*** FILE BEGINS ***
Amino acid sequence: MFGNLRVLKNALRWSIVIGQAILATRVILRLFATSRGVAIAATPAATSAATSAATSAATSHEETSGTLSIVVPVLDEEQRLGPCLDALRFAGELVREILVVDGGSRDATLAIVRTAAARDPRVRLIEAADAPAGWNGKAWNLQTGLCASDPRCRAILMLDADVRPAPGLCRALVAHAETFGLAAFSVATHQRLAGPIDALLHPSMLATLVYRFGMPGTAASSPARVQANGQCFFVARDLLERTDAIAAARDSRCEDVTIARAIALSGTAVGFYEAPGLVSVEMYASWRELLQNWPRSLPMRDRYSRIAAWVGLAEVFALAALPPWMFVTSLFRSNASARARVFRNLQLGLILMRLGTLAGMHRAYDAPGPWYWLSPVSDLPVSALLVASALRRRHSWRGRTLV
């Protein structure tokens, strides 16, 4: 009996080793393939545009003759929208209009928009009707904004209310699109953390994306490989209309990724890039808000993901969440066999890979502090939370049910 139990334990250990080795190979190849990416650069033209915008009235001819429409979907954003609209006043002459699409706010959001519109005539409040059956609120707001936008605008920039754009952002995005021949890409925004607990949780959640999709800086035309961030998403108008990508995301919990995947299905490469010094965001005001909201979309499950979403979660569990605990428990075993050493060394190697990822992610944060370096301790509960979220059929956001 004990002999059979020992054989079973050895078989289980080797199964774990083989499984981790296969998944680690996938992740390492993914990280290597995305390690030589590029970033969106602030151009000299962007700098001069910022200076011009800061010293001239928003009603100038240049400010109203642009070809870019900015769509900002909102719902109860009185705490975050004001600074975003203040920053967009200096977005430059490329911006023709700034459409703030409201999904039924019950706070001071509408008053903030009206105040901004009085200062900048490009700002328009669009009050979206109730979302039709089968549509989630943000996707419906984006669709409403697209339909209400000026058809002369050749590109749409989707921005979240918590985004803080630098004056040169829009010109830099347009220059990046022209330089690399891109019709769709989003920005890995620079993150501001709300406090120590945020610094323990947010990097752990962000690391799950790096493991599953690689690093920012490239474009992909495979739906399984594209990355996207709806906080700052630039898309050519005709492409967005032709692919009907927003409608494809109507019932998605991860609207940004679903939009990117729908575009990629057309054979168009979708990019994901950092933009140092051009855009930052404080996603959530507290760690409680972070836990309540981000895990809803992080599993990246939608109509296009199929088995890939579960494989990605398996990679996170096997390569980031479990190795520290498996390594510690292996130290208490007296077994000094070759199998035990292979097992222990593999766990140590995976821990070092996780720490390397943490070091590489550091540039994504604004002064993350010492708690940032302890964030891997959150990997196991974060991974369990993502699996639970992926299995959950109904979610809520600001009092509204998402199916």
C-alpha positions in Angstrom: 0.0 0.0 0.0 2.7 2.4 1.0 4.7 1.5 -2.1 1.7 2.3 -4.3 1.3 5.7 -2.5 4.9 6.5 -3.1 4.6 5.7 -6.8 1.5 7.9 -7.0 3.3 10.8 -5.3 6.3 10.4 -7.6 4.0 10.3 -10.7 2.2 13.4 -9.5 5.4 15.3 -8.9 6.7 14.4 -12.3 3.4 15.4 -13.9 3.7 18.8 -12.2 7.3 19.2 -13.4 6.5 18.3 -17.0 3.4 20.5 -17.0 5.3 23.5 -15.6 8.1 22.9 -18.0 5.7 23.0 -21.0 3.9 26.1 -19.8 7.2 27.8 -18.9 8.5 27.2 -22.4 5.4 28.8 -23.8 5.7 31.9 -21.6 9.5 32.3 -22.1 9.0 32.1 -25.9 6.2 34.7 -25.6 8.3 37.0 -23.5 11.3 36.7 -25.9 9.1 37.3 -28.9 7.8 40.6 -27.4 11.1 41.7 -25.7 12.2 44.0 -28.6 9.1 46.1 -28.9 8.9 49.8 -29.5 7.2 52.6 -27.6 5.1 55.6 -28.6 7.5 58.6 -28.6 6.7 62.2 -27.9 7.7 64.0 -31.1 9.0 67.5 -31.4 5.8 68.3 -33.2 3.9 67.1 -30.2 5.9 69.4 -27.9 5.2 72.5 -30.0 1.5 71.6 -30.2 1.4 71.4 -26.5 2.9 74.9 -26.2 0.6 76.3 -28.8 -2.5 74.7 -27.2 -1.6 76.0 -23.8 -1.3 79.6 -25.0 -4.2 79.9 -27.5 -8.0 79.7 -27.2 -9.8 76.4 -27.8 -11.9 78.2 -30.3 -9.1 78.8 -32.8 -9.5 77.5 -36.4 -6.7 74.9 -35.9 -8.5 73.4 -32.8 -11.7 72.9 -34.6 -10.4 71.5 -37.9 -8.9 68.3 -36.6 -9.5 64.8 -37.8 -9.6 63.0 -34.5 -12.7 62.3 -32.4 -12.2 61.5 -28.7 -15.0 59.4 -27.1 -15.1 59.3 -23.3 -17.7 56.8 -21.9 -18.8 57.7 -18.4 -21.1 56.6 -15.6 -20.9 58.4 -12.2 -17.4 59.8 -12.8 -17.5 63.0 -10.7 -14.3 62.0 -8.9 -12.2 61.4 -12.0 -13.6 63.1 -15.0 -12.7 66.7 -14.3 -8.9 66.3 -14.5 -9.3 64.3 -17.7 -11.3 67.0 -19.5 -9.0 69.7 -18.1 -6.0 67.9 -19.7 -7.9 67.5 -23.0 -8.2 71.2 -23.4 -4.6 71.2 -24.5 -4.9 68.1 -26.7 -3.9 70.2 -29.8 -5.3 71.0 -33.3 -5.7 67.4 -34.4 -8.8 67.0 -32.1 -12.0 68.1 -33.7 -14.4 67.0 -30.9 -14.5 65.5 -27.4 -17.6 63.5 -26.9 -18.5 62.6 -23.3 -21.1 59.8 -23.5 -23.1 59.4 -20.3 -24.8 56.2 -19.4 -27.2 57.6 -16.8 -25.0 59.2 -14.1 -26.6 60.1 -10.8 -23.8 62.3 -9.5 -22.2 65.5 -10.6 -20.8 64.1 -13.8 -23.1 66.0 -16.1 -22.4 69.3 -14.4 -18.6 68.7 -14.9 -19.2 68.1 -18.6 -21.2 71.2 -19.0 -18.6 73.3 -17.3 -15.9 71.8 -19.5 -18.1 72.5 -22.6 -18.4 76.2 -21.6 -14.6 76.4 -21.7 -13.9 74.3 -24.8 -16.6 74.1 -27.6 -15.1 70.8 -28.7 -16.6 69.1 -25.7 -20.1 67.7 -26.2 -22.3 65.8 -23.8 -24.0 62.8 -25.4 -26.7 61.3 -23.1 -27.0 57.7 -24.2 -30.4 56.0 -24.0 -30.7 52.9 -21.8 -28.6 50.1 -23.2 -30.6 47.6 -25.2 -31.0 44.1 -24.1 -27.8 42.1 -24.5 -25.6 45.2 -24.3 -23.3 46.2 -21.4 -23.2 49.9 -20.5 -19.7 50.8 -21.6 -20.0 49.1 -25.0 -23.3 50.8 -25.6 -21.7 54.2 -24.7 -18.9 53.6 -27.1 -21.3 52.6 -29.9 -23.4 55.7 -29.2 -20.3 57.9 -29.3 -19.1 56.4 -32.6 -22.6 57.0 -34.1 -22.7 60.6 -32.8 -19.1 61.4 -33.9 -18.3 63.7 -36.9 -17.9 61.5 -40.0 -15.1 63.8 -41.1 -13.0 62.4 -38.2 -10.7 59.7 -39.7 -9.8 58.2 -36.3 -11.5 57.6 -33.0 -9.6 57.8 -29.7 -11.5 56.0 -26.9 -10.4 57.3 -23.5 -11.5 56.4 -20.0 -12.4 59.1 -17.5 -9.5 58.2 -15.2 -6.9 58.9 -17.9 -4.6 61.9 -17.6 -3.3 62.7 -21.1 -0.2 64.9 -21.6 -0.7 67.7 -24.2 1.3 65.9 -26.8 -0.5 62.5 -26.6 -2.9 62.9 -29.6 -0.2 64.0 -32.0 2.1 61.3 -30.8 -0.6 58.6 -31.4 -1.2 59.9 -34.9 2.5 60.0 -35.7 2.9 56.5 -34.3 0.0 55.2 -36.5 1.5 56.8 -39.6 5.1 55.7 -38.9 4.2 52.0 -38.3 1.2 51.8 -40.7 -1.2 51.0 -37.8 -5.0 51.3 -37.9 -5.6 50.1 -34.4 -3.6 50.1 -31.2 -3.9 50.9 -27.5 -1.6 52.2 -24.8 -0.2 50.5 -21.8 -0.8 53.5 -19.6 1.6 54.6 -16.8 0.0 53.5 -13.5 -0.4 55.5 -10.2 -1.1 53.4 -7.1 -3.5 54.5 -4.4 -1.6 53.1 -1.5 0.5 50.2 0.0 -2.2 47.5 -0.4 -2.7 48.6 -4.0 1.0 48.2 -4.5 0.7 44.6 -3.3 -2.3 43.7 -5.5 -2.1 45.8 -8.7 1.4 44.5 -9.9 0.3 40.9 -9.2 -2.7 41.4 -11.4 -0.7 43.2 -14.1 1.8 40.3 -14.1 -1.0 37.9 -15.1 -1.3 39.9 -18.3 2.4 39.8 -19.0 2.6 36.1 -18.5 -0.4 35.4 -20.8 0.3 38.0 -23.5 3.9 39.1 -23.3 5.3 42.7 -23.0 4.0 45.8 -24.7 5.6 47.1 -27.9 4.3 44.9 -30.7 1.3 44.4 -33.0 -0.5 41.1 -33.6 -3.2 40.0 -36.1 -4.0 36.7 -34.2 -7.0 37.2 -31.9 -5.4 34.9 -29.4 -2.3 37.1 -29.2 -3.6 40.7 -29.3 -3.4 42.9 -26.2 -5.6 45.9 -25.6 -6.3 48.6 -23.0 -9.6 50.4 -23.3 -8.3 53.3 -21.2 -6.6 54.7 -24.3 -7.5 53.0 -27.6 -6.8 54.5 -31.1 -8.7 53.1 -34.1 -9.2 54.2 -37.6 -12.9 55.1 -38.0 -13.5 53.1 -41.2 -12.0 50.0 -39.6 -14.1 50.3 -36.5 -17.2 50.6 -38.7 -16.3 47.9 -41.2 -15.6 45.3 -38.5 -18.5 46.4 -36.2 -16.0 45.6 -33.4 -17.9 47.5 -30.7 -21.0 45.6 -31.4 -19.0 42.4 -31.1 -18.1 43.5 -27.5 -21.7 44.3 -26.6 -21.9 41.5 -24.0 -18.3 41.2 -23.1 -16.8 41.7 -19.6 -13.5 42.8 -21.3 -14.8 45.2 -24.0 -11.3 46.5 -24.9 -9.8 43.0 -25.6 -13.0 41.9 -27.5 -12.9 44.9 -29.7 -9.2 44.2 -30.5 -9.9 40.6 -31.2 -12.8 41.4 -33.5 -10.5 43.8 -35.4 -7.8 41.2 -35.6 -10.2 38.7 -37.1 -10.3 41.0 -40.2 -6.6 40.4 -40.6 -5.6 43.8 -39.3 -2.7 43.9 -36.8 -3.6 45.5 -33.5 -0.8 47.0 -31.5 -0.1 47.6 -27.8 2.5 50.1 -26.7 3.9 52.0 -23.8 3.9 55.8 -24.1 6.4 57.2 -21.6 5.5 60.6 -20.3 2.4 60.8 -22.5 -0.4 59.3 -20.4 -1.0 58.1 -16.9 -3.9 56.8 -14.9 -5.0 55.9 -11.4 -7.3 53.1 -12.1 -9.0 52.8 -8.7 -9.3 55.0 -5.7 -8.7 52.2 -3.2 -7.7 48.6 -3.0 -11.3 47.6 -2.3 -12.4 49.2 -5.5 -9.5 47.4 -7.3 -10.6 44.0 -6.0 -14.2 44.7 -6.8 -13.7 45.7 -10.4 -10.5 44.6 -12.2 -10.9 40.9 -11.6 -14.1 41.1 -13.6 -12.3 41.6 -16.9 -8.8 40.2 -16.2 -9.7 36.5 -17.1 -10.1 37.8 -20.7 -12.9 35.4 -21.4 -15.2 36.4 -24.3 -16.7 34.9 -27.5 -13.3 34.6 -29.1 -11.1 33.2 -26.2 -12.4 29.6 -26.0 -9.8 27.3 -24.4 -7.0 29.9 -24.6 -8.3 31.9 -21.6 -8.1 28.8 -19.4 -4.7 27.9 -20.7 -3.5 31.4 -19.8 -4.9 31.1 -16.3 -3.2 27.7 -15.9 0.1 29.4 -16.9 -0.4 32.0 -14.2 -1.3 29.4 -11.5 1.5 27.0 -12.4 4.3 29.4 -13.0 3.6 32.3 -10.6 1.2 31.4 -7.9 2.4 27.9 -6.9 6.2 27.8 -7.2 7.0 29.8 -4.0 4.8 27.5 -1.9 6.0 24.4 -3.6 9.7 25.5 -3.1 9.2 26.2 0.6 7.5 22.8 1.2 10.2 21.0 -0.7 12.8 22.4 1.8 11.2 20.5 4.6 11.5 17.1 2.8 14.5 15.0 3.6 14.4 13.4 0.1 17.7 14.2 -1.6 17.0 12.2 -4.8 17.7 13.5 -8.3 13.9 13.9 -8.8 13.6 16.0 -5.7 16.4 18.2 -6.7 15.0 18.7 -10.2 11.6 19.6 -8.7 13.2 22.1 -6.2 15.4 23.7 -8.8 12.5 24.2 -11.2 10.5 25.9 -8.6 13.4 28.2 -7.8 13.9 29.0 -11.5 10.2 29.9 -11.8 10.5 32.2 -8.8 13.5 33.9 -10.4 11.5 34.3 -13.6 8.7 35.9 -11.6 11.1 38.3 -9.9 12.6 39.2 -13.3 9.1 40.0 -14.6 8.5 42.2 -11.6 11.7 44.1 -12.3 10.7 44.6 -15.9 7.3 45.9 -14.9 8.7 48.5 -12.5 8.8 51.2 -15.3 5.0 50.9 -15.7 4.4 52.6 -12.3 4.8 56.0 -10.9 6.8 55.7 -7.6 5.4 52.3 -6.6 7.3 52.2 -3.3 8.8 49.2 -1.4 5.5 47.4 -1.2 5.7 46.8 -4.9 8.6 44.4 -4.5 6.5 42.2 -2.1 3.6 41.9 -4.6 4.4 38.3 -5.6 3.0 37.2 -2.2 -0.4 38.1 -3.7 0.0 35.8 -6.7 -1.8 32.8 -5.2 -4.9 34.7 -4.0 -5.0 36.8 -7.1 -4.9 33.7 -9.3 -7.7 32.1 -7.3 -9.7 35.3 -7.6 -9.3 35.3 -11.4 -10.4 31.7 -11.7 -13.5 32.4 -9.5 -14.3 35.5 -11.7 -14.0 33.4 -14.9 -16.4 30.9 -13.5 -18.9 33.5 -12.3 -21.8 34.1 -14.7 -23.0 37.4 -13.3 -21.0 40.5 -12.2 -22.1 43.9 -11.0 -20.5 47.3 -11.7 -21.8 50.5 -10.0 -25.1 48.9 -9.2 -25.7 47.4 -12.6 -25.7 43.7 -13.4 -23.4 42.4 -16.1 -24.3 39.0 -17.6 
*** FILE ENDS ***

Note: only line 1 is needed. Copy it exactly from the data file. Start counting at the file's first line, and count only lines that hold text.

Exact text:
Amino acid sequence: MFGNLRVLKNALRWSIVIGQAILATRVILRLFATSRGVAIAATPAATSAATSAATSAATSHEETSGTLSIVVPVLDEEQRLGPCLDALRFAGELVREILVVDGGSRDATLAIVRTAAARDPRVRLIEAADAPAGWNGKAWNLQTGLCASDPRCRAILMLDADVRPAPGLCRALVAHAETFGLAAFSVATHQRLAGPIDALLHPSMLATLVYRFGMPGTAASSPARVQANGQCFFVARDLLERTDAIAAARDSRCEDVTIARAIALSGTAVGFYEAPGLVSVEMYASWRELLQNWPRSLPMRDRYSRIAAWVGLAEVFALAALPPWMFVTSLFRSNASARARVFRNLQLGLILMRLGTLAGMHRAYDAPGPWYWLSPVSDLPVSALLVASALRRRHSWRGRTLV